Seadream’s twin luxury mega-yachts, Sea Dream I and II are the world’s highest-rated boutique passenger vessels. What sets them apart? Well, it’s true yacht-like cruising and, most importantly, these ships can go to small ports larger vessels can’t. On our Greek islands voyage aboard Sea Deam II we docked at ports with no other ships in sight. Secondly, they have their own “marinas” – water sports platforms with sailboats, jet skis, waterskiing and other water toys available off the back of the yachts at select ports. They also carry bikes, so guests who don’t want to join an organised land excursion can take off on a bike to tour a town. But the real difference for me was the outstanding service and food. It’s all-inclusive, so the only things you need to shell out for onboard are shore excursions. Special touches such as monogrammed pyjamas on your pillow, chilled champagne on arrival and chocolate strawberries were a surprising but most welcome touch.
With a maximum 56 couples to 95 crew, it’s small, intimate, and every staff member knows your name and preferences from the minute you step aboard. Order a favourite cocktail on the first night and the waiter (any waiter) will ask the next, “Another martini this evening, Ms Halabi?” While the service is impeccable, the food, under executive chef Tomasz Kozlowski, was wonderfully delicious and wine drinkers will love the selection that changes nightly – from Australian to French, South American and Californian, depending on the menu. Dinners, often served under starlight, featured an extensive à la carte menu that varied nightly, including delicacies such as Alaskan crab. An inventive vegan menu catered to a group that’s usually ignored. As we sailed into Greece, Chef Tomasz prepared a special Greek menu – gourmet reinventions of spanakopita and melt-in-the-mouth moussaka, for example – that were a slightly rustic change to our usual fine-dining fare and better than I found later during my two weeks in Greece. Cocktails were served till late and other drinks laid on throughout the day by the pool or on the top sunbathing deck. They’ll even bring you a cocktail to your huge Balinese-style daybed. I only needed to appear at breakfast and a fresh fruit platter of figs, watermelon, papaya, and a fresh omelette was on its way, no order necessary. As a solo passenger I was seated alone or with company, whichever I preferred. One highlight for me, apart from the food and the service, was the night I spent sleeping under the stars in my giant Balinese dream bed. The two sister yachts are owned by Norwegian Astle Brynestad, who started the Seabourn Cruise Line. Brynestad oversees them himself and treats his staff and guests like family. Hence the exclusive club, the high number of return visitors and the happy, smiling staff who are the best advertisement for the brand.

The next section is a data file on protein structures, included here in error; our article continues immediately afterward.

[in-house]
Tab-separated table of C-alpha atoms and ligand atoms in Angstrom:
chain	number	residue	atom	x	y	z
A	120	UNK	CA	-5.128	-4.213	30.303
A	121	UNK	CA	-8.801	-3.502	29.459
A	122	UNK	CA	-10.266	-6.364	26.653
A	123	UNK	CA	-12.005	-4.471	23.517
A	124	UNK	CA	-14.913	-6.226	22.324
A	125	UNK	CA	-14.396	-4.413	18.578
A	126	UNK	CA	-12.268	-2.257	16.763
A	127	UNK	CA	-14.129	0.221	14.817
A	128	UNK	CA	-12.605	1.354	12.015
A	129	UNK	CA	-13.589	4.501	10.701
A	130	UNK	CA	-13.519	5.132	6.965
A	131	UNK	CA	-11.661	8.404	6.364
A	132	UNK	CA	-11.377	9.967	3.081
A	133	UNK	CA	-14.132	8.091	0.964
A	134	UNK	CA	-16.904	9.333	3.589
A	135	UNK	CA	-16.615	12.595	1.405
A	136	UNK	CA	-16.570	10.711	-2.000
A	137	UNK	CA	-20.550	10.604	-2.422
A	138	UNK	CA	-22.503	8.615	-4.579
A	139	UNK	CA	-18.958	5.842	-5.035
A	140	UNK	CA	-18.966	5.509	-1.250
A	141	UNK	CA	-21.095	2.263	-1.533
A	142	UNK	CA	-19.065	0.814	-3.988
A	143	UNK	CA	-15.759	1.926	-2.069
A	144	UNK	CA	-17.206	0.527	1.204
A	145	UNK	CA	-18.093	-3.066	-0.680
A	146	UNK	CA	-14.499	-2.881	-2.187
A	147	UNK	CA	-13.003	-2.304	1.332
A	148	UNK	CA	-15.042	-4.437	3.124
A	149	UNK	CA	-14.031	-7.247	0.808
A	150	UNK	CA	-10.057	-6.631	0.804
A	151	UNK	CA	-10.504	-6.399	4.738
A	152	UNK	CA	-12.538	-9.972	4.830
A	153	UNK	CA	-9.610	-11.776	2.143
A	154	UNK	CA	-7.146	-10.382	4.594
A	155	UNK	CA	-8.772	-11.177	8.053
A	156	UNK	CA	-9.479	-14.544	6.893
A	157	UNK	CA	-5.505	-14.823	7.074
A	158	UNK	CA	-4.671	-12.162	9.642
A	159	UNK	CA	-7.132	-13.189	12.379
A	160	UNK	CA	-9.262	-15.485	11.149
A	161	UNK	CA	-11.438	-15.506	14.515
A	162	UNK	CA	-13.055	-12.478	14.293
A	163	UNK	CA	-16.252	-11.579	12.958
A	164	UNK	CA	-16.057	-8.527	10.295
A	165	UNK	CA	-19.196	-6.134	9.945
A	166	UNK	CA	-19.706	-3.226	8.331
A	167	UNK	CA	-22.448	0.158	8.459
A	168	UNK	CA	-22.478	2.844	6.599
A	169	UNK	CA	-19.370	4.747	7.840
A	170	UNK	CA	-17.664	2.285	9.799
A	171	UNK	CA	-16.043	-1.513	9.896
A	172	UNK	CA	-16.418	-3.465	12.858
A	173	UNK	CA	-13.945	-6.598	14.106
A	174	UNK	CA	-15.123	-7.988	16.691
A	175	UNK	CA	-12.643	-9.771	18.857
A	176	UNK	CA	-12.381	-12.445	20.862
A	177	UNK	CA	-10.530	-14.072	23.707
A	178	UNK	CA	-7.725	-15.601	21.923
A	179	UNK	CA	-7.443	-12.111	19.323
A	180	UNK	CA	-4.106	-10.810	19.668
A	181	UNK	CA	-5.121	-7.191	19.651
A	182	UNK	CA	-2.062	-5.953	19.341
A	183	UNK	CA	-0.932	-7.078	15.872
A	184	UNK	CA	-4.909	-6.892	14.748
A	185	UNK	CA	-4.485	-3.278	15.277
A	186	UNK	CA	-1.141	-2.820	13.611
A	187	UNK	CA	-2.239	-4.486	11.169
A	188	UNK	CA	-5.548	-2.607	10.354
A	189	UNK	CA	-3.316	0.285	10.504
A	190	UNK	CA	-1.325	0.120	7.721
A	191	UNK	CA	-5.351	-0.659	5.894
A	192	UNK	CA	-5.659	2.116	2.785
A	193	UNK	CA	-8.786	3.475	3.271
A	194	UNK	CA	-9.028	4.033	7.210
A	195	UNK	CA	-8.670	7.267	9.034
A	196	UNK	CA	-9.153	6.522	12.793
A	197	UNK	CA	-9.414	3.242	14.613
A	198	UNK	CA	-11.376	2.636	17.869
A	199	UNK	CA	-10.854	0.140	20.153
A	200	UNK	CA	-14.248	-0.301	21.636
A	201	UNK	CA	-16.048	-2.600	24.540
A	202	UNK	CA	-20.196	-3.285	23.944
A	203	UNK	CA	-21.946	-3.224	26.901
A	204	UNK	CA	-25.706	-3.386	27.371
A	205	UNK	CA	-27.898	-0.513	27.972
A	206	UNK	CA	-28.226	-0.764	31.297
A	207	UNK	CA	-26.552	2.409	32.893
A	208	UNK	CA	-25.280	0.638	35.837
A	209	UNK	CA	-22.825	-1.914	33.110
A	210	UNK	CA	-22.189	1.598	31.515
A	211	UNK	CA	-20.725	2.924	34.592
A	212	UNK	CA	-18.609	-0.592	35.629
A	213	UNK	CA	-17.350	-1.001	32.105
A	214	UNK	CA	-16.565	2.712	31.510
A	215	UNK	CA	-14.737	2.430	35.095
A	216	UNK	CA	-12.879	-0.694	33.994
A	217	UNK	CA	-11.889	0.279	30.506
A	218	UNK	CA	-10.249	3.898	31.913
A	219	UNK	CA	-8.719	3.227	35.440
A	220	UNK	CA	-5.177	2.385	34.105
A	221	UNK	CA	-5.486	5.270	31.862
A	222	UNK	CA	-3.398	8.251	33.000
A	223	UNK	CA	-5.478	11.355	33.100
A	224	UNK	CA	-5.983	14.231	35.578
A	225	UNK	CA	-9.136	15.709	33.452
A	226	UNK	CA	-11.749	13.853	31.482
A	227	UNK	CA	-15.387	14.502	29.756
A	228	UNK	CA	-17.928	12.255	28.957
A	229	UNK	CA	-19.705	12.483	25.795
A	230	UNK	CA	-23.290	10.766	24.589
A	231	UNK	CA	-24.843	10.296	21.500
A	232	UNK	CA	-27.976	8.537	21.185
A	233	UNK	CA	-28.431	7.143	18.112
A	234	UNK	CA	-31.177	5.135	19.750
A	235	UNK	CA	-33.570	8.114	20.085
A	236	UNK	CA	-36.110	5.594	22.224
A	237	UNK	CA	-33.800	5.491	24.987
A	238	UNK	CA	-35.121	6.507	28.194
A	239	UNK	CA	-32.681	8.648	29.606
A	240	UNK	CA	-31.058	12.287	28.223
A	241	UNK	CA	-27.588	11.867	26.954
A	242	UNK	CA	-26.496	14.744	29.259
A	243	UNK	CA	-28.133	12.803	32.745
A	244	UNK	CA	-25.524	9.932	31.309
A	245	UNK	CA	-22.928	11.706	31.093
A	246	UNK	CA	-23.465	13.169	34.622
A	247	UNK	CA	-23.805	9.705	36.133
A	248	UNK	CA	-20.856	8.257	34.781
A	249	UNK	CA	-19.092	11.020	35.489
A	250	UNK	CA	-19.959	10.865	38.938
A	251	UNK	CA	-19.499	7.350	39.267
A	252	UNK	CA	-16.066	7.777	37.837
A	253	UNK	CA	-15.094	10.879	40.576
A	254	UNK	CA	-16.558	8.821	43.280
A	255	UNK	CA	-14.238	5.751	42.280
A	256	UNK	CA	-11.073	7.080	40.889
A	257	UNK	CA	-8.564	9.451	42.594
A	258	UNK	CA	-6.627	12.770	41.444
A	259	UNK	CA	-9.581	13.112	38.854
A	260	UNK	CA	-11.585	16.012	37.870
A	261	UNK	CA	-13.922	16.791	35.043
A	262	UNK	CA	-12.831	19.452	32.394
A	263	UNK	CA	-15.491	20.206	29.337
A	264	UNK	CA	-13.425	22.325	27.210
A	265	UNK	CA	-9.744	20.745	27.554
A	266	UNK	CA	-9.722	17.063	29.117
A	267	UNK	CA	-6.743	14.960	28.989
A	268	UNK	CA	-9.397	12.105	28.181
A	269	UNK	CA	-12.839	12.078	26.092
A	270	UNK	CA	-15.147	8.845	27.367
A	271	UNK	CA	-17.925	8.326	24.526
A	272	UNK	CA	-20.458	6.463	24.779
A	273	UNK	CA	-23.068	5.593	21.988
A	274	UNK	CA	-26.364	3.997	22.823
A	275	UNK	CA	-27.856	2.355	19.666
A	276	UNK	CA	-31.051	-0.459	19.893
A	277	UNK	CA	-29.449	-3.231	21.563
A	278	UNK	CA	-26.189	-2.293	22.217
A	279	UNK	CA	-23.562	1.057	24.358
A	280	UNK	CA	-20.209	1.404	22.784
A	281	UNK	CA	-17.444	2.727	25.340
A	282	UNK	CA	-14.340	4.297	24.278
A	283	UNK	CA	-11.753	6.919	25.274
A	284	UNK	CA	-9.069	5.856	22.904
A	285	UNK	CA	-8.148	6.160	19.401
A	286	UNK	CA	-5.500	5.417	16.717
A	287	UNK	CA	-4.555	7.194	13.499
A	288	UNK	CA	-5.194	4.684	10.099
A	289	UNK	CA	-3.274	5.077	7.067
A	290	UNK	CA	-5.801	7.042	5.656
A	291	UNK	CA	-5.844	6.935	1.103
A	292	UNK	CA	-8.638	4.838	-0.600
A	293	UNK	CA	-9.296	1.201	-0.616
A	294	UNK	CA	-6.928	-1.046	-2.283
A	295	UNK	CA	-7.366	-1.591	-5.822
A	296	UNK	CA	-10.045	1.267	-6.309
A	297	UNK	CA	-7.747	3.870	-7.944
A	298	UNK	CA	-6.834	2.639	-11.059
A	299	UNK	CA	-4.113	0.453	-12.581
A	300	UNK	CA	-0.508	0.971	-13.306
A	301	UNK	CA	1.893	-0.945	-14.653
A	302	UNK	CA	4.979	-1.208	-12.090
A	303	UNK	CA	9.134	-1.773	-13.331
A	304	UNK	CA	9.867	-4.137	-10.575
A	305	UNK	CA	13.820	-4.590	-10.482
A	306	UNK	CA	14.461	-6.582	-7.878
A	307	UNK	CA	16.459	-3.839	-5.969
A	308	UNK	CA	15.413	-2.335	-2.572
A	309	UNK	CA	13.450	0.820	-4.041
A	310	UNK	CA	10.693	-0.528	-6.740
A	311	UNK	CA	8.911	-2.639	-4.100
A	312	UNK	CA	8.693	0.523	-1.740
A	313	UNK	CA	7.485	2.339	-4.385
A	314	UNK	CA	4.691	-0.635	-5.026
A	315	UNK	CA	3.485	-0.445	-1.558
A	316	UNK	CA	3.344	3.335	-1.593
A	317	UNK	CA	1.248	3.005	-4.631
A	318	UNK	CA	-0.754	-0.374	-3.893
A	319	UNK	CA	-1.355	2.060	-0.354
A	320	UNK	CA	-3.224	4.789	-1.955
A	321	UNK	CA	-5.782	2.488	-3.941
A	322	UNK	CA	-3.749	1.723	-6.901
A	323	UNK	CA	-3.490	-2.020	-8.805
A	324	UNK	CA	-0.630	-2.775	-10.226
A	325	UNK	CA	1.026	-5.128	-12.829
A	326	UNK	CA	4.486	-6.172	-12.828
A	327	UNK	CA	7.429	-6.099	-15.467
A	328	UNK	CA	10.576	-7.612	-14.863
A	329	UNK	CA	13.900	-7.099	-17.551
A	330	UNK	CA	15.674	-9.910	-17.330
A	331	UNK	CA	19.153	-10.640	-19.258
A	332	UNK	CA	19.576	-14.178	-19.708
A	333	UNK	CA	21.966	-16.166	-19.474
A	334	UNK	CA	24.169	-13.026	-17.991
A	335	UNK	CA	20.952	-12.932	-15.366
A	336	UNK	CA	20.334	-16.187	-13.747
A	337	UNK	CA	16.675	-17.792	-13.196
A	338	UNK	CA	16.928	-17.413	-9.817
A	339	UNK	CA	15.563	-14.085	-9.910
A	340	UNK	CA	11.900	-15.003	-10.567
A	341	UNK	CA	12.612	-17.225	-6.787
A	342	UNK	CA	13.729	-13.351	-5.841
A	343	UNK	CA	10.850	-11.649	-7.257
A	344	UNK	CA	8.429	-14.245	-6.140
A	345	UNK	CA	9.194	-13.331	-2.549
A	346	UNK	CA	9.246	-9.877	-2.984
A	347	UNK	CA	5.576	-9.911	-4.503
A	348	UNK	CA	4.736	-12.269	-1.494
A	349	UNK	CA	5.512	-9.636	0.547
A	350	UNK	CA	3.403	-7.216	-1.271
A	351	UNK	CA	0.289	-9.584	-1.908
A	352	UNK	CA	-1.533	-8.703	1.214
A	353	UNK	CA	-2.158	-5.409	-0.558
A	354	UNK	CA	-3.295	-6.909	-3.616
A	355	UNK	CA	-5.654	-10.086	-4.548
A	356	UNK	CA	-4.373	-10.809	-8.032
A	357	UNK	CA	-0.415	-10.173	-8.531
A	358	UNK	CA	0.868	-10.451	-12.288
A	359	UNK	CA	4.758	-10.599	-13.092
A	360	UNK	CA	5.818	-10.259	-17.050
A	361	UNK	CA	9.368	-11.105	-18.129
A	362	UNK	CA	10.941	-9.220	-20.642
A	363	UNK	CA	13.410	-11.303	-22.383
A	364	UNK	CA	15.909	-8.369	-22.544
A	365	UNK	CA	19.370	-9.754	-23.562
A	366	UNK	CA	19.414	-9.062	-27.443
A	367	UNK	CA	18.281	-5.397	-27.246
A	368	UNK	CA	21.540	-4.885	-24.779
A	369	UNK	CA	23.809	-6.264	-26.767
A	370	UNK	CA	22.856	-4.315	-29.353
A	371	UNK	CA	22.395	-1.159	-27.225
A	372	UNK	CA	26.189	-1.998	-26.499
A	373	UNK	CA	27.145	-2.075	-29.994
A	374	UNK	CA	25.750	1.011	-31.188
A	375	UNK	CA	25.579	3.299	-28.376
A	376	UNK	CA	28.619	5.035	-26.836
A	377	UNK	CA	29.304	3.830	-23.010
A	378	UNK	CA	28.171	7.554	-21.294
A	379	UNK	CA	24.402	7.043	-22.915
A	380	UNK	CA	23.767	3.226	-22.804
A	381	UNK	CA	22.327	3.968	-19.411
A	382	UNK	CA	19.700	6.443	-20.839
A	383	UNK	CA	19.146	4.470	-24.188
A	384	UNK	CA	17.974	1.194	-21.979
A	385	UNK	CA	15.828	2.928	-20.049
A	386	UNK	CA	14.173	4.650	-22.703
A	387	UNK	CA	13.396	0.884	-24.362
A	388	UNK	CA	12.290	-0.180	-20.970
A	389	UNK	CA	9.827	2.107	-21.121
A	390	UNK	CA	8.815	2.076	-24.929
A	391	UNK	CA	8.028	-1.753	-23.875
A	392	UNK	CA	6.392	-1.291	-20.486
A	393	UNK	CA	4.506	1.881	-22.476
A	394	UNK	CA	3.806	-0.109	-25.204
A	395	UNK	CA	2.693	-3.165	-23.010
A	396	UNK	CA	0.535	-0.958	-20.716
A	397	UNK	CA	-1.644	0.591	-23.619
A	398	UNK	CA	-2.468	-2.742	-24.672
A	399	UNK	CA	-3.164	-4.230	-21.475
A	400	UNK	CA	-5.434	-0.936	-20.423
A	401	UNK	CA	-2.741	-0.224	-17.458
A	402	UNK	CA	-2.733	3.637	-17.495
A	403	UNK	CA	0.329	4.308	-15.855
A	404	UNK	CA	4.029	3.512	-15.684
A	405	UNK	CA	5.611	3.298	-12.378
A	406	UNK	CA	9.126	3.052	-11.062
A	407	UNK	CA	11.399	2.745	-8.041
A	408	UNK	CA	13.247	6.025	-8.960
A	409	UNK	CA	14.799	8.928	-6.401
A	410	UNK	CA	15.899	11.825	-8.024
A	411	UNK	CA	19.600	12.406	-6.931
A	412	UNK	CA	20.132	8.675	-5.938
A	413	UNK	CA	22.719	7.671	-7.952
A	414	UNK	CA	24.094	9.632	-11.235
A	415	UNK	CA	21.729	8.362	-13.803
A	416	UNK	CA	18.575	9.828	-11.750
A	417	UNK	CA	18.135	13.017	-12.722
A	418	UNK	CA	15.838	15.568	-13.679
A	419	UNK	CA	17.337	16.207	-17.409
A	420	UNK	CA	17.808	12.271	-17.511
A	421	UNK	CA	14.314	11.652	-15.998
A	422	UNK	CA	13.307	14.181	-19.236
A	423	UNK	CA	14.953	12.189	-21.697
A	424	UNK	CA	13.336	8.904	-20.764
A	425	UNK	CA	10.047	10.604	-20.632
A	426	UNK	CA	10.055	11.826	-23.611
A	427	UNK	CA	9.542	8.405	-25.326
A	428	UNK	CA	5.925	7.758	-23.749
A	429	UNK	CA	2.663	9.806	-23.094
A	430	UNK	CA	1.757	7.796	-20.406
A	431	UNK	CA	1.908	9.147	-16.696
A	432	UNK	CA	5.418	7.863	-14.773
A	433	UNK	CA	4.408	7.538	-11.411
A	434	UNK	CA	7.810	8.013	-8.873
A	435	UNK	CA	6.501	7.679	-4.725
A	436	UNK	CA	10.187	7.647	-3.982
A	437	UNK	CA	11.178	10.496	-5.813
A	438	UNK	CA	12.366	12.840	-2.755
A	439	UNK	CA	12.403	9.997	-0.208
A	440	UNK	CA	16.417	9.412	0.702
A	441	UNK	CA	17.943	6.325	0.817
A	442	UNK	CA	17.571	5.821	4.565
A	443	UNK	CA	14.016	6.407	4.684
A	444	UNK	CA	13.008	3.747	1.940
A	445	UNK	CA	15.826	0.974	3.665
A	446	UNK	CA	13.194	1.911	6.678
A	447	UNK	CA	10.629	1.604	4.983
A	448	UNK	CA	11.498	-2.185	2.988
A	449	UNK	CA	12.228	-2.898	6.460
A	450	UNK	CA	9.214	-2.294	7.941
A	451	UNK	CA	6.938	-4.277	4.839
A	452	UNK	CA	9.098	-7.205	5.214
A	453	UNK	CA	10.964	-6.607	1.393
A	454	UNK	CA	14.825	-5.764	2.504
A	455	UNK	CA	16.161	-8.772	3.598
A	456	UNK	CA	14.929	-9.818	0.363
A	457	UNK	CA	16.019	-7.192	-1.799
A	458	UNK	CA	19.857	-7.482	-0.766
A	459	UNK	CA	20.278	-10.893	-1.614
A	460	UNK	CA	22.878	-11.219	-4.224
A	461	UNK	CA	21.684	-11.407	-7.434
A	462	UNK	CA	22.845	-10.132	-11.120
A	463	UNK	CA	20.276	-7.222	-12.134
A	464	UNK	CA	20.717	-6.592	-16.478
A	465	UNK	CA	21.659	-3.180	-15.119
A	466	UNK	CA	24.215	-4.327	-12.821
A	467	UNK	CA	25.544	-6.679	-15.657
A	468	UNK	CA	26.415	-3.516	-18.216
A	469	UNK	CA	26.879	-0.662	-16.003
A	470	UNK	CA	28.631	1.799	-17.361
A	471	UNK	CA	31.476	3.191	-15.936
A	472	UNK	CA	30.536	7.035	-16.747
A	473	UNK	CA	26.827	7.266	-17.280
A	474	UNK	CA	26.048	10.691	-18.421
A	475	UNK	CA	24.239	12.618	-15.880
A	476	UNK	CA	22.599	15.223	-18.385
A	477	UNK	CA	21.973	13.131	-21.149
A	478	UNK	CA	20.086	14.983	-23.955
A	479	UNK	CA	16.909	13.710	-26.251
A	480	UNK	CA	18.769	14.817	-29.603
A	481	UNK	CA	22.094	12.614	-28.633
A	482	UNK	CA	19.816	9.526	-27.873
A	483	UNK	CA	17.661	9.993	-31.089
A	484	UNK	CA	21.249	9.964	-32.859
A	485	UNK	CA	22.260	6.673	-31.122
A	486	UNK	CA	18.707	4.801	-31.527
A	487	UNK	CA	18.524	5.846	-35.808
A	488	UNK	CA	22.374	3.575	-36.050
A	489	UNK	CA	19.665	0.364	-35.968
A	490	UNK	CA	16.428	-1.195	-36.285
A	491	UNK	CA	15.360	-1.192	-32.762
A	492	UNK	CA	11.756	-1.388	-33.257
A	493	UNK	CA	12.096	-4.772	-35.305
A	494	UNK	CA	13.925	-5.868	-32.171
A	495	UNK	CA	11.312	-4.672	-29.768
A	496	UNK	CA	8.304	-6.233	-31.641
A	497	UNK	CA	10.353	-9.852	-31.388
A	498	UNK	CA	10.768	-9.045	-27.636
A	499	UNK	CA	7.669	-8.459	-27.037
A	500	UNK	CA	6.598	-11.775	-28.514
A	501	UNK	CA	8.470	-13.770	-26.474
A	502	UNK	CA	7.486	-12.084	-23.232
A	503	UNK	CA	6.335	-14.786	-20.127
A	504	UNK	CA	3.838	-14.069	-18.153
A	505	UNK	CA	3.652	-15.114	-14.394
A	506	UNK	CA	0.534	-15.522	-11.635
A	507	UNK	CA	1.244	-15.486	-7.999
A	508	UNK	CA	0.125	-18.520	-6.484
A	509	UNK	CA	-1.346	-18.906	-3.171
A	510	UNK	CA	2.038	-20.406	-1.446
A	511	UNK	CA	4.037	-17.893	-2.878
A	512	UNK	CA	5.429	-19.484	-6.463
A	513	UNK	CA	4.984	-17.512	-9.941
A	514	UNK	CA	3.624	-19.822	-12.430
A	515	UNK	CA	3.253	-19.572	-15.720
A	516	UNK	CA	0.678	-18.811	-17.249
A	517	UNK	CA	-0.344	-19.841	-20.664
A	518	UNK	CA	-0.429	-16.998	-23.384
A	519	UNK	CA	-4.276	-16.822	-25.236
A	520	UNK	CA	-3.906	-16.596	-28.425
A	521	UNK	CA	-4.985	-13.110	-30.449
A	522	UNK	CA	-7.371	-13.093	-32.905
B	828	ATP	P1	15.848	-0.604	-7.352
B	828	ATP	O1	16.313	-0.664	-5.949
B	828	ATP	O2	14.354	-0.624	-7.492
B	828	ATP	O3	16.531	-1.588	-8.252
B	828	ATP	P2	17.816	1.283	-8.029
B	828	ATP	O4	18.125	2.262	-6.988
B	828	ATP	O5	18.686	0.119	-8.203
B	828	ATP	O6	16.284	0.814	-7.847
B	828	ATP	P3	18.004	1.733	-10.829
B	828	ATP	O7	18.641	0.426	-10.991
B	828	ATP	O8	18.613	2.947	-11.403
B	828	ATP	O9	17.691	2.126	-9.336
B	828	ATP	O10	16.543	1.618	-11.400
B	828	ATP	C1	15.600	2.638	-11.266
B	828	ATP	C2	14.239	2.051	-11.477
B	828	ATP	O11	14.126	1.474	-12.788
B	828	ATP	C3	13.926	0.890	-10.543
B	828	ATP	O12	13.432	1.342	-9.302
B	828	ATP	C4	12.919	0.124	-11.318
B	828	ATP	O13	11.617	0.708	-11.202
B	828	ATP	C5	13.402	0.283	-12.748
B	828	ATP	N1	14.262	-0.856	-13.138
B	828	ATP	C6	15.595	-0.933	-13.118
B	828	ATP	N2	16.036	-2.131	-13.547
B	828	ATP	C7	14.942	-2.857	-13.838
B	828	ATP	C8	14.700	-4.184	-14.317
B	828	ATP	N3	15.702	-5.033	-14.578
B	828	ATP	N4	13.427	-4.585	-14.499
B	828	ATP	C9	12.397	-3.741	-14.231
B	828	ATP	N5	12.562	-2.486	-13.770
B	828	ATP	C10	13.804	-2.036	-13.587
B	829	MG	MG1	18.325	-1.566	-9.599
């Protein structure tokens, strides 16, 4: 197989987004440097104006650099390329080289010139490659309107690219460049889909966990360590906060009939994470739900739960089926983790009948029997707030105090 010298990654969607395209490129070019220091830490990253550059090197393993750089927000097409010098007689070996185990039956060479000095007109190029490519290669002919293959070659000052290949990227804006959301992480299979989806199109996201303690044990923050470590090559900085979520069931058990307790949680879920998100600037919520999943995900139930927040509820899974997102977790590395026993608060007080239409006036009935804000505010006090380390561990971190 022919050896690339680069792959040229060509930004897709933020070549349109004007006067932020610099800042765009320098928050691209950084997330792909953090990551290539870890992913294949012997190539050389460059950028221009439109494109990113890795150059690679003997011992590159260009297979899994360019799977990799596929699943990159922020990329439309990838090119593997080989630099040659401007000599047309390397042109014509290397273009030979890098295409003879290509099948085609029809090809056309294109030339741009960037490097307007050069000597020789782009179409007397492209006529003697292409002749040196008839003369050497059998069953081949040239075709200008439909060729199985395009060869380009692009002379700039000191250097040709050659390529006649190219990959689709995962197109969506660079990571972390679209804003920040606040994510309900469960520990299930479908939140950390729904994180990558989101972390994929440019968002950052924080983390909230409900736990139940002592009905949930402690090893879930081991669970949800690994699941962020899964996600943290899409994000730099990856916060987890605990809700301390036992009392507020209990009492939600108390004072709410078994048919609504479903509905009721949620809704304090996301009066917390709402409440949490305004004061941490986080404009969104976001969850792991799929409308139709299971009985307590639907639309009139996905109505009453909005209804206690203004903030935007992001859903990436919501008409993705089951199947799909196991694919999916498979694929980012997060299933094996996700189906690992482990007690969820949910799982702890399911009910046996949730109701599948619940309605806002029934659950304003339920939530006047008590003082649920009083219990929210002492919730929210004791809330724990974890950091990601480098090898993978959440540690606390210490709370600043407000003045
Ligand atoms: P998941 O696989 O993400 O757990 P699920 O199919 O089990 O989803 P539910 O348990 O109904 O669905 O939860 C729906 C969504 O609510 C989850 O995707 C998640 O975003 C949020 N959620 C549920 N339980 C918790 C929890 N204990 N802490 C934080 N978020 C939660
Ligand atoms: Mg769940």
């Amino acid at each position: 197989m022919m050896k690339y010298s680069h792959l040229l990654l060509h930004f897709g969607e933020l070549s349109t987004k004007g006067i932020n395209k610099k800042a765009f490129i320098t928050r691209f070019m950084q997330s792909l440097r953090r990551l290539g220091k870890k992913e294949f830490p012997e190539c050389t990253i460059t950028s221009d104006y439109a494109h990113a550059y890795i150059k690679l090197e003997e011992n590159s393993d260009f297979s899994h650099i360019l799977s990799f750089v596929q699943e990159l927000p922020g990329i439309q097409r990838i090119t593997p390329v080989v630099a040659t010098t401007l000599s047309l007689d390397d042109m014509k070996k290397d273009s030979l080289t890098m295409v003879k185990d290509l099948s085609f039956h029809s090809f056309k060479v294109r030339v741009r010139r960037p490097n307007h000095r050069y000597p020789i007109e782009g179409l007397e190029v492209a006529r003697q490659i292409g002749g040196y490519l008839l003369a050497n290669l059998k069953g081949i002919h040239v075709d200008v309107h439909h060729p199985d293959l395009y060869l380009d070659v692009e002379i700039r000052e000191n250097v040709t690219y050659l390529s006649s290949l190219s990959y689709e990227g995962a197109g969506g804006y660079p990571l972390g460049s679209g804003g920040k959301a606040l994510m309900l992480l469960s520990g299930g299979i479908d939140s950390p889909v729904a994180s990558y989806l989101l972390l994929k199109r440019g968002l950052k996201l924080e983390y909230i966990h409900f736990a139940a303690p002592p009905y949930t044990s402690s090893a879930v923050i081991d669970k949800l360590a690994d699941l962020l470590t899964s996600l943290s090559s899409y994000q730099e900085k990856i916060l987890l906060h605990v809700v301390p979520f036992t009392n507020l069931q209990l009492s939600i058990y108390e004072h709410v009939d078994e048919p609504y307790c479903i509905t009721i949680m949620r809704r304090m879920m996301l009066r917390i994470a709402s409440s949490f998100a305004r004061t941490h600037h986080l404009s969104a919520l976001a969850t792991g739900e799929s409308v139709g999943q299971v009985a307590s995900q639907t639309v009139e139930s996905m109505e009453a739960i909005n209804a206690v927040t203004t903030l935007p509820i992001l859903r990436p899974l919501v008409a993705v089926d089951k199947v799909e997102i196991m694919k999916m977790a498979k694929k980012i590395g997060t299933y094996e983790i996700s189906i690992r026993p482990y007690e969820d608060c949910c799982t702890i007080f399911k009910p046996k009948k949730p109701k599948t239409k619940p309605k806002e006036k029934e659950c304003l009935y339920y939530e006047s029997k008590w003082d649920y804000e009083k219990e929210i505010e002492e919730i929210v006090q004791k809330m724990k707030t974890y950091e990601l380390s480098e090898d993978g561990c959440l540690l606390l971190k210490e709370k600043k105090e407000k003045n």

ABOVE: Intimate in scale but with every amenity, Seadream’s twin mega-yachts are big on service but small enough to go where large ships can’t.